If you don’t like a progression you’ve just come up with, the obvious solution, of course, is to toss it and go looking for another one.
But there’s actually another option: try one of the following three chord progression treatments. For each of these ideas, you keep the basic progression the same, but you make a slight modification.
- Use pedal point. Pedal point is simply keeping the same bass note as the chords change above it. So for example, let’s say you have the progression C F G7 C. Not overly inspiring, but now play it again with the bass note C sounding underneath all of those chords. There’s a kind of “freshness” in a progression that uses pedal point, and it may be all you need to make that simple progression sound more interesting. (Experiment with other pedal notes… Try keeping the 6th note (A) in the bass. Each choice lends a different character to the progression.)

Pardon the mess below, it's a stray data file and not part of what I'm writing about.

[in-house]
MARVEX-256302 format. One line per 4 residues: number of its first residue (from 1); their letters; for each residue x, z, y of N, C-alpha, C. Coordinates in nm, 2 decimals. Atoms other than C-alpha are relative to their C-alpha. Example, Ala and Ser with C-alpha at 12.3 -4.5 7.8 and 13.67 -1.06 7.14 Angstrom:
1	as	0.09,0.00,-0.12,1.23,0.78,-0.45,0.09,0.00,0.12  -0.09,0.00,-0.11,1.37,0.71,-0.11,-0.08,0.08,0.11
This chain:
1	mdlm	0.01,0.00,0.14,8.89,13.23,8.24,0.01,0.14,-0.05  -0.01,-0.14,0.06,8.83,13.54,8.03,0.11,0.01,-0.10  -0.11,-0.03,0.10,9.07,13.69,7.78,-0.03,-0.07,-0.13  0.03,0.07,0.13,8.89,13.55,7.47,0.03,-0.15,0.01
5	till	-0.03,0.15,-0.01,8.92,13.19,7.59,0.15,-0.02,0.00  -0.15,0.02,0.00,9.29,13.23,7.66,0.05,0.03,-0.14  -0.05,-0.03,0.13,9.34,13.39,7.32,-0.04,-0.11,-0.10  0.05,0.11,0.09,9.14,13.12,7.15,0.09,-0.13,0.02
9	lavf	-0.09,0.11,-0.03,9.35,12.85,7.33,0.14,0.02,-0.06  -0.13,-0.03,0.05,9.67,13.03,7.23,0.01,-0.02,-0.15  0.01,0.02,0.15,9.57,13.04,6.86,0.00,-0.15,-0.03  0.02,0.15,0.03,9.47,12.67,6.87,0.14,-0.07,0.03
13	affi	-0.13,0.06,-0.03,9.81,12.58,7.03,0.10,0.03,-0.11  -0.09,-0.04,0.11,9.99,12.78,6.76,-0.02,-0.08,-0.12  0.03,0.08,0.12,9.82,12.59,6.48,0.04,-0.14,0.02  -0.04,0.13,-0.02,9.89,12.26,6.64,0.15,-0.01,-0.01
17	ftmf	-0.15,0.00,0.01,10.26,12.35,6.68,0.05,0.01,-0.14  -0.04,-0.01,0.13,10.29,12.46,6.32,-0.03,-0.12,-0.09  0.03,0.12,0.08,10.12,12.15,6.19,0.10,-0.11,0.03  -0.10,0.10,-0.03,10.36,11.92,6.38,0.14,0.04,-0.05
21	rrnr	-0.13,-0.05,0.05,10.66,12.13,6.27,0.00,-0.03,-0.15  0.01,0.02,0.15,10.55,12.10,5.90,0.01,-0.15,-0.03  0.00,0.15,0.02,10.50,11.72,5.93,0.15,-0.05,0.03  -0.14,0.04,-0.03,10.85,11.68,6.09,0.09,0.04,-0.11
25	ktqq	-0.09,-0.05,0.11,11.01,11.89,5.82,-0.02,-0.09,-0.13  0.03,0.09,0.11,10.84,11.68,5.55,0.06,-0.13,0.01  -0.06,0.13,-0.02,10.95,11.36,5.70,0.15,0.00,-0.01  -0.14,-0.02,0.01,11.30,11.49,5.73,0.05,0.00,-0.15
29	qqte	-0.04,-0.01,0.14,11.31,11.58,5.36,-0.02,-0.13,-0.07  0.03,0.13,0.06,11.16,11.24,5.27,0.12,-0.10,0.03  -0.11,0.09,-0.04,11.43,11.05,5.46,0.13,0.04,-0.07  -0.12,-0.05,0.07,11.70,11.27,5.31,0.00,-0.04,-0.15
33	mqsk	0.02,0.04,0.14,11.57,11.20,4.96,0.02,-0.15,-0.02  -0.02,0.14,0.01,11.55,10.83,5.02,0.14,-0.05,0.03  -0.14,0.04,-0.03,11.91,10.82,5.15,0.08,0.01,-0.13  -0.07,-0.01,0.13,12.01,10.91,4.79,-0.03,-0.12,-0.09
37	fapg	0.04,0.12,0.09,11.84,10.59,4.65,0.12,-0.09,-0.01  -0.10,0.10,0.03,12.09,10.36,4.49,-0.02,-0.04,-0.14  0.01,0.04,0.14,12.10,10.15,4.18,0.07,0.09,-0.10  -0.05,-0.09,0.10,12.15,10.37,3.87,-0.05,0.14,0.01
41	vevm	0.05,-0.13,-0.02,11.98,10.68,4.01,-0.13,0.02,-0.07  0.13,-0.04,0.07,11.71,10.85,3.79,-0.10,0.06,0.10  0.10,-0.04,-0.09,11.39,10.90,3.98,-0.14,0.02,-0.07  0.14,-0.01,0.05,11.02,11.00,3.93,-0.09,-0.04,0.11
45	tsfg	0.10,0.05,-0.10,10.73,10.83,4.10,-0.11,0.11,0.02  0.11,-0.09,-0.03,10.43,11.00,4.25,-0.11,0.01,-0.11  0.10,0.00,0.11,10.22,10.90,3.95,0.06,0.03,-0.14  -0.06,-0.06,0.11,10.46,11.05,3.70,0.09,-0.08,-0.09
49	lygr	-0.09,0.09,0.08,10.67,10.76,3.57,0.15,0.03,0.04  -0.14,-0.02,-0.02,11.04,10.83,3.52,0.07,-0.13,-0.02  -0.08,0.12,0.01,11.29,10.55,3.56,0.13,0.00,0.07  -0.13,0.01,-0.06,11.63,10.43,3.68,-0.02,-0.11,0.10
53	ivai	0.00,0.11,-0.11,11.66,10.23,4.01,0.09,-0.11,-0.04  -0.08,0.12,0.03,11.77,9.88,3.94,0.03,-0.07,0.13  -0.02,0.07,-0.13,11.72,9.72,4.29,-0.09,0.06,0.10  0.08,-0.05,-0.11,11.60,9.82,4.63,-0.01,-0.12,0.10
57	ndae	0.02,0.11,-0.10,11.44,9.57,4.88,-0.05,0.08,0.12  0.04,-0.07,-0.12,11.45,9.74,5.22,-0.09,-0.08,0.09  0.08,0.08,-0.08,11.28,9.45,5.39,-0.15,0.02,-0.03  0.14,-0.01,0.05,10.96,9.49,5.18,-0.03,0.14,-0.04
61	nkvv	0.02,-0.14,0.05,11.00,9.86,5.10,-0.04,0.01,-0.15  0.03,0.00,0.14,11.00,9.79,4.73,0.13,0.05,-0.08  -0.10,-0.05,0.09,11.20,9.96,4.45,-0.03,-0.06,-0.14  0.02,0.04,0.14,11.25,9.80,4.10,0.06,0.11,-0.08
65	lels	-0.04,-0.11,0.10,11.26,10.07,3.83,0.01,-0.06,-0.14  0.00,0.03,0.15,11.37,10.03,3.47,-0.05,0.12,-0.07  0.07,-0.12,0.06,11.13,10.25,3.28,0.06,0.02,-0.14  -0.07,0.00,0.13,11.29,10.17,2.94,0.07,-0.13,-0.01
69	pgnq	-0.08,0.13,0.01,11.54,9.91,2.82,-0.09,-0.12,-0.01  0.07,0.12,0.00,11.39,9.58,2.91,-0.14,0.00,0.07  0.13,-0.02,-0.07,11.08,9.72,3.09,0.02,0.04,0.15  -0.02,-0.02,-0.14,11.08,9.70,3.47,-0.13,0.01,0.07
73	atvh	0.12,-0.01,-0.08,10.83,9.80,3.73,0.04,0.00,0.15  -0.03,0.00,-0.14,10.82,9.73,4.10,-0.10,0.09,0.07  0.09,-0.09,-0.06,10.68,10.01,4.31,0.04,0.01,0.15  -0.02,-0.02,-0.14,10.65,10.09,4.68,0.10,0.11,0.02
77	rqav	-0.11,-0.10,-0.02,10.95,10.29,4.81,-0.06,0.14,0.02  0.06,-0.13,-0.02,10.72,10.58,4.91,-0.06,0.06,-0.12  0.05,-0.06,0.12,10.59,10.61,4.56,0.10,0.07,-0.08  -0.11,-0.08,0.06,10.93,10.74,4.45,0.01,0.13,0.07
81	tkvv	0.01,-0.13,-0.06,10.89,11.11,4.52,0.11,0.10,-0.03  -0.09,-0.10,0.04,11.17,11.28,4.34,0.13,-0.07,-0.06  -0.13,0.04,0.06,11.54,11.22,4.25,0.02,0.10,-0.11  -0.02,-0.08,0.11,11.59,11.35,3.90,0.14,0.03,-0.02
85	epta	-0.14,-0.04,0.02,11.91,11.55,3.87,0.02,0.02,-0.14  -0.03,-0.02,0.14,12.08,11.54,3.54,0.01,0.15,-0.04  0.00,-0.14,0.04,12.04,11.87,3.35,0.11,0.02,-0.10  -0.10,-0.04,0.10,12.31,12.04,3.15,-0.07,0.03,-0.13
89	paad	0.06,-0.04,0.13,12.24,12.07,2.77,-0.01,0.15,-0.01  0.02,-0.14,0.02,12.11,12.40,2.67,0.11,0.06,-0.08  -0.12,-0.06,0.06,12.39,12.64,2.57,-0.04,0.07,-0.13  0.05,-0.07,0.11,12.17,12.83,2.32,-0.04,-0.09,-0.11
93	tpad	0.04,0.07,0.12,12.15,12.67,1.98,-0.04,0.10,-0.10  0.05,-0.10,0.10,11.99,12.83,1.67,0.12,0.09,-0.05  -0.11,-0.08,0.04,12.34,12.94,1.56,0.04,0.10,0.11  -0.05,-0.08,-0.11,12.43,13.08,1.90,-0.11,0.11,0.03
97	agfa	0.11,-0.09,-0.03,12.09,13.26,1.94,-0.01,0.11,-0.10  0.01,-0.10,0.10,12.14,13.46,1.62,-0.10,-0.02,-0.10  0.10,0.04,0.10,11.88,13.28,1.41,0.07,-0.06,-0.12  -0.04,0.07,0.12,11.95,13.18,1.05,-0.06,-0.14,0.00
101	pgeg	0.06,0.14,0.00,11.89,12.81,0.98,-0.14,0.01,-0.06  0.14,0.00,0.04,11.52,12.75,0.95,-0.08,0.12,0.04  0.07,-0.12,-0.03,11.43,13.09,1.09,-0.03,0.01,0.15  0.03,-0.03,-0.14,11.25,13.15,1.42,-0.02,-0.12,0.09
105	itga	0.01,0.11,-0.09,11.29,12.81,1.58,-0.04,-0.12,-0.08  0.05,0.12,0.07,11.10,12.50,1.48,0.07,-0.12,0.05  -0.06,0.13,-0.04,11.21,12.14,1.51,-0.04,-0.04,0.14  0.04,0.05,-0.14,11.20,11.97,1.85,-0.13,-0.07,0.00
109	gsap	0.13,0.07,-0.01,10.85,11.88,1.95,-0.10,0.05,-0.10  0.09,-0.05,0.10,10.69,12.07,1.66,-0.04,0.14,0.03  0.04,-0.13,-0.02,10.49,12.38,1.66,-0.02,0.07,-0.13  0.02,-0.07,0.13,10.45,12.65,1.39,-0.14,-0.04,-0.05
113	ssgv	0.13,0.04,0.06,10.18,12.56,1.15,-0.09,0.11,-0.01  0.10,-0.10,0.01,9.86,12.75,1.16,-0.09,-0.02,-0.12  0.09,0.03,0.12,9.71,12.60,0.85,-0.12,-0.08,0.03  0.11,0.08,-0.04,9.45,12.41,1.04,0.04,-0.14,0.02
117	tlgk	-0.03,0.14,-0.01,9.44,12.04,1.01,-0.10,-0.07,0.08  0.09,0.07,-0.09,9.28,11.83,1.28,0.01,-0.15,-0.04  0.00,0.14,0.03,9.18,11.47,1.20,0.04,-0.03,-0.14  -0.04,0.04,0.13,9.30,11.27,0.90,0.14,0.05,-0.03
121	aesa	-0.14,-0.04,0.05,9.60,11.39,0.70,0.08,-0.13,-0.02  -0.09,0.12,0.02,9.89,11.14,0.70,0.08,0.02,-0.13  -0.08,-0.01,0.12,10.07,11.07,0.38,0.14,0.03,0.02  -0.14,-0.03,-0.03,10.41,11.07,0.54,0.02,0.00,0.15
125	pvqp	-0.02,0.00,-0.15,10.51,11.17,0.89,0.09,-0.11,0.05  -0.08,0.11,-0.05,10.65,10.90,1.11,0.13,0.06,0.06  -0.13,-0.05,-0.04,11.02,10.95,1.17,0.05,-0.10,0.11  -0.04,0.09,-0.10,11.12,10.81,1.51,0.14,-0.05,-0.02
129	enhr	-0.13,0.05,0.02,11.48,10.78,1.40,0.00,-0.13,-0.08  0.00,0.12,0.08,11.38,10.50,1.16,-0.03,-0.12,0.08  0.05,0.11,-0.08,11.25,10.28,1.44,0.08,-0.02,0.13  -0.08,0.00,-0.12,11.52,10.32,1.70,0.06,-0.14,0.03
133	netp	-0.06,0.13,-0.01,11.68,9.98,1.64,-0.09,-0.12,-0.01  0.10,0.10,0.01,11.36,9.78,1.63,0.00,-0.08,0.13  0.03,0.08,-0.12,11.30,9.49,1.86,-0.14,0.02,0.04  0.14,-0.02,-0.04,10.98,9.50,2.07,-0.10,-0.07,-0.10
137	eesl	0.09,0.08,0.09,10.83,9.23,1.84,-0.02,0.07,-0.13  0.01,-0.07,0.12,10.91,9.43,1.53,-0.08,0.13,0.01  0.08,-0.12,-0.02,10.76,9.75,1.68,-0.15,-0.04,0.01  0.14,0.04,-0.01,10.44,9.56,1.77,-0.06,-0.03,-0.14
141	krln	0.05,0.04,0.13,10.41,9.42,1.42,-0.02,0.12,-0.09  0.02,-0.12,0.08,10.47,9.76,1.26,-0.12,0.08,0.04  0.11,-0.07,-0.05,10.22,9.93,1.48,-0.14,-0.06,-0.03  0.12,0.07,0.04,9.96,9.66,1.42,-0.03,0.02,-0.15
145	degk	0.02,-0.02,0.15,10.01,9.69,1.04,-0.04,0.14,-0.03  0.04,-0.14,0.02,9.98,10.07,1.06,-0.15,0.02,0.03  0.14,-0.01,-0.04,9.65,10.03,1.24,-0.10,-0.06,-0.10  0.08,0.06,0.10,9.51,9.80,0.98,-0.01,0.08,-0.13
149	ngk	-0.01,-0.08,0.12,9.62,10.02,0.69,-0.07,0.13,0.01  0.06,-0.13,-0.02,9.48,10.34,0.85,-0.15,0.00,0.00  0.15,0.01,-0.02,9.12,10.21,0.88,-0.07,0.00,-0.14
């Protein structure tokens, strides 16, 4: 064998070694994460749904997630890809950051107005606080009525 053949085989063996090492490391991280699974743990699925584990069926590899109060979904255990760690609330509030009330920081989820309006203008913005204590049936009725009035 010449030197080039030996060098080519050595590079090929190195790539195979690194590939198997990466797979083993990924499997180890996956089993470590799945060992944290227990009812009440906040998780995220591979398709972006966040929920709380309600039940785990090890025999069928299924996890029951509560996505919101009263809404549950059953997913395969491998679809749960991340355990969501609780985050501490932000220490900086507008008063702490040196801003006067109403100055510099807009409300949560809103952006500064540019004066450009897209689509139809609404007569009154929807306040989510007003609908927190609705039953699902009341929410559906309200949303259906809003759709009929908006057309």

- Use implied chords. An implied chord is one in which the full 3 or 4-note version of the chord isn’t present. This can work especially well in a song verse. The most common way to do this is to accompany the melody simply with a bass line. The combination of the melody note and the bass note will give one or two notes from the complete chord. The benefit of using implied chords in this way is that it thins the texture of the music, setting things up nicely for a chorus that uses the fuller sound of the complete chord.
- Use chord inversions. To invert a chord means that you’re placing a note other than the chord root at the bottom. For example, you might use the 3rd of the F chord (the note A) as that chord’s bass note. Using inversions results in a different bass line, so it’s something you’ll want to experiment with a bit. Even just one inversion in a progression can change the character of an entire progression, so don’t feel you have to use many.
One other quick idea: try changing a major key progression to a minor one. So C F G7 C would become Cm Fm G7 Cm or Cm Fm Gm7 Cm.
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